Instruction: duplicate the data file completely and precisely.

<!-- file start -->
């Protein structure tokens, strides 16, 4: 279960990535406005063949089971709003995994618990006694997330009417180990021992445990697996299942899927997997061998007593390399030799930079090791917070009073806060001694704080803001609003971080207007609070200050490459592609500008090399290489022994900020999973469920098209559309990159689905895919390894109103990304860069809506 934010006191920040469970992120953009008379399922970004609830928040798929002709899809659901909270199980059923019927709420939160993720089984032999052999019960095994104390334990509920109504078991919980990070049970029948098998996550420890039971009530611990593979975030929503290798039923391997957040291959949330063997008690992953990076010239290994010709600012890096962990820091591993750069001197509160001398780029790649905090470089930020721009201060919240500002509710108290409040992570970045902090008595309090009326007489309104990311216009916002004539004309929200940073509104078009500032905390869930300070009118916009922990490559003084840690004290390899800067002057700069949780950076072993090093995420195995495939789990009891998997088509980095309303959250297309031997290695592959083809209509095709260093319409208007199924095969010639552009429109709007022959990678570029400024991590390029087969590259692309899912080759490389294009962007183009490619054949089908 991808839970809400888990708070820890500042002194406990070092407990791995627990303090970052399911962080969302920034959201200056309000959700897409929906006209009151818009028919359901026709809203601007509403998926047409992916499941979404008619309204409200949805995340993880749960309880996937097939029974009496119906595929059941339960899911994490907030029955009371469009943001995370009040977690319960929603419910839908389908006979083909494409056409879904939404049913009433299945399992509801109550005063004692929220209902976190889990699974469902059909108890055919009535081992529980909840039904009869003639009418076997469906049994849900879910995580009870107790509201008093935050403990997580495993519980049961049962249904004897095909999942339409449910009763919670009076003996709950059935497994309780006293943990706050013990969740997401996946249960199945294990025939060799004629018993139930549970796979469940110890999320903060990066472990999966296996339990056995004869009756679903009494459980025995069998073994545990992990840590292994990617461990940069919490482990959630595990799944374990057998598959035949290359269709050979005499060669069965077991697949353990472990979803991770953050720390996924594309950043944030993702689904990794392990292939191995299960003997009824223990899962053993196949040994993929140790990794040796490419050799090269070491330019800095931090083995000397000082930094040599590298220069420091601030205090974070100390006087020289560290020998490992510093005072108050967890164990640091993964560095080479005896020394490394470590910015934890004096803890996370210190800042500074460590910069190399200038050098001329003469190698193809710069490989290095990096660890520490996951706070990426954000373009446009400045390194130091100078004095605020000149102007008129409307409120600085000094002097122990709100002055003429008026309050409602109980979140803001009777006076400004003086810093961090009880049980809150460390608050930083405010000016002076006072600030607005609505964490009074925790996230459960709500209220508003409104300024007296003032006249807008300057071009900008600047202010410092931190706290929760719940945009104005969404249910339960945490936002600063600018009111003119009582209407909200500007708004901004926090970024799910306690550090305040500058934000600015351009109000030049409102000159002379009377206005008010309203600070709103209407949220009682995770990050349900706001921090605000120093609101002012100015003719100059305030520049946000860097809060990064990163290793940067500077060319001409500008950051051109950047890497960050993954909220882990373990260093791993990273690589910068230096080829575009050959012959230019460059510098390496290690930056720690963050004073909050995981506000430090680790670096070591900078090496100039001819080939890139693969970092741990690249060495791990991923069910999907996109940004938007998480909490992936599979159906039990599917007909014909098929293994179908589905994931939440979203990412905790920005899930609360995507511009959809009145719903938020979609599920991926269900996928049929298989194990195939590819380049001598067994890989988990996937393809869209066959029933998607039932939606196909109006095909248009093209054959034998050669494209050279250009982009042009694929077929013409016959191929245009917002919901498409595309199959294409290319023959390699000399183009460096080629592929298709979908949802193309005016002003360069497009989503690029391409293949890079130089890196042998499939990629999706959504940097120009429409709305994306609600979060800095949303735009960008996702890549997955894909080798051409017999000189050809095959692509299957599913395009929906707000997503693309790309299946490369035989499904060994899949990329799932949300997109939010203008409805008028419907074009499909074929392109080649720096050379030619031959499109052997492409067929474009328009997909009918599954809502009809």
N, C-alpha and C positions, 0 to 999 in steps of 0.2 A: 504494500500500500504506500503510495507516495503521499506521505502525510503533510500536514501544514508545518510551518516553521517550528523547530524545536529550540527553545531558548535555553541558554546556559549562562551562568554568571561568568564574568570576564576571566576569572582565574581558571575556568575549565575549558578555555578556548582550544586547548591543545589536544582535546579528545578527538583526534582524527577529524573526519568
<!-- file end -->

């Protein structure tokens, strides 16, 4: 279960990535406005063949089971709003995994618990006694997330009417180990021992445990697996299942899927997997061998007593390399030799930079090791917070009073806060001694704080803001609003971080207007609070200050490459592609500008090399290489022994900020999973469920098209559309990159689905895919390894109103990304860069809506 934010006191920040469970992120953009008379399922970004609830928040798929002709899809659901909270199980059923019927709420939160993720089984032999052999019960095994104390334990509920109504078991919980990070049970029948098998996550420890039971009530611990593979975030929503290798039923391997957040291959949330063997008690992953990076010239290994010709600012890096962990820091591993750069001197509160001398780029790649905090470089930020721009201060919240500002509710108290409040992570970045902090008595309090009326007489309104990311216009916002004539004309929200940073509104078009500032905390869930300070009118916009922990490559003084840690004290390899800067002057700069949780950076072993090093995420195995495939789990009891998997088509980095309303959250297309031997290695592959083809209509095709260093319409208007199924095969010639552009429109709007022959990678570029400024991590390029087969590259692309899912080759490389294009962007183009490619054949089908 991808839970809400888990708070820890500042002194406990070092407990791995627990303090970052399911962080969302920034959201200056309000959700897409929906006209009151818009028919359901026709809203601007509403998926047409992916499941979404008619309204409200949805995340993880749960309880996937097939029974009496119906595929059941339960899911994490907030029955009371469009943001995370009040977690319960929603419910839908389908006979083909494409056409879904939404049913009433299945399992509801109550005063004692929220209902976190889990699974469902059909108890055919009535081992529980909840039904009869003639009418076997469906049994849900879910995580009870107790509201008093935050403990997580495993519980049961049962249904004897095909999942339409449910009763919670009076003996709950059935497994309780006293943990706050013990969740997401996946249960199945294990025939060799004629018993139930549970796979469940110890999320903060990066472990999966296996339990056995004869009756679903009494459980025995069998073994545990992990840590292994990617461990940069919490482990959630595990799944374990057998598959035949290359269709050979005499060669069965077991697949353990472990979803991770953050720390996924594309950043944030993702689904990794392990292939191995299960003997009824223990899962053993196949040994993929140790990794040796490419050799090269070491330019800095931090083995000397000082930094040599590298220069420091601030205090974070100390006087020289560290020998490992510093005072108050967890164990640091993964560095080479005896020394490394470590910015934890004096803890996370210190800042500074460590910069190399200038050098001329003469190698193809710069490989290095990096660890520490996951706070990426954000373009446009400045390194130091100078004095605020000149102007008129409307409120600085000094002097122990709100002055003429008026309050409602109980979140803001009777006076400004003086810093961090009880049980809150460390608050930083405010000016002076006072600030607005609505964490009074925790996230459960709500209220508003409104300024007296003032006249807008300057071009900008600047202010410092931190706290929760719940945009104005969404249910339960945490936002600063600018009111003119009582209407909200500007708004901004926090970024799910306690550090305040500058934000600015351009109000030049409102000159002379009377206005008010309203600070709103209407949220009682995770990050349900706001921090605000120093609101002012100015003719100059305030520049946000860097809060990064990163290793940067500077060319001409500008950051051109950047890497960050993954909220882990373990260093791993990273690589910068230096080829575009050959012959230019460059510098390496290690930056720690963050004073909050995981506000430090680790670096070591900078090496100039001819080939890139693969970092741990690249060495791990991923069910999907996109940004938007998480909490992936599979159906039990599917007909014909098929293994179908589905994931939440979203990412905790920005899930609360995507511009959809009145719903938020979609599920991926269900996928049929298989194990195939590819380049001598067994890989988990996937393809869209066959029933998607039932939606196909109006095909248009093209054959034998050669494209050279250009982009042009694929077929013409016959191929245009917002919901498409595309199959294409290319023959390699000399183009460096080629592929298709979908949802193309005016002003360069497009989503690029391409293949890079130089890196042998499939990629999706959504940097120009429409709305994306609600979060800095949303735009960008996702890549997955894909080798051409017999000189050809095959692509299957599913395009929906707000997503693309790309299946490369035989499904060994899949990329799932949300997109939010203008409805008028419907074009499909074929392109080649720096050379030619031959499109052997492409067929474009328009997909009918599954809502009809």
N, C-alpha and C positions, 0 to 999 in steps of 0.2 A: 504494500500500500504506500503510495507516495503521499506521505502525510503533510500536514501544514508545518510551518516553521517550528523547530524545536529550540527553545531558548535555553541558554546556559549562562551562568554568571561568568564574568570576564576571566576569572582565574581558571575556568575549565575549558578555555578556548582550544586547548591543545589536544582535546579528545578527538583526534582524527577529524573526519568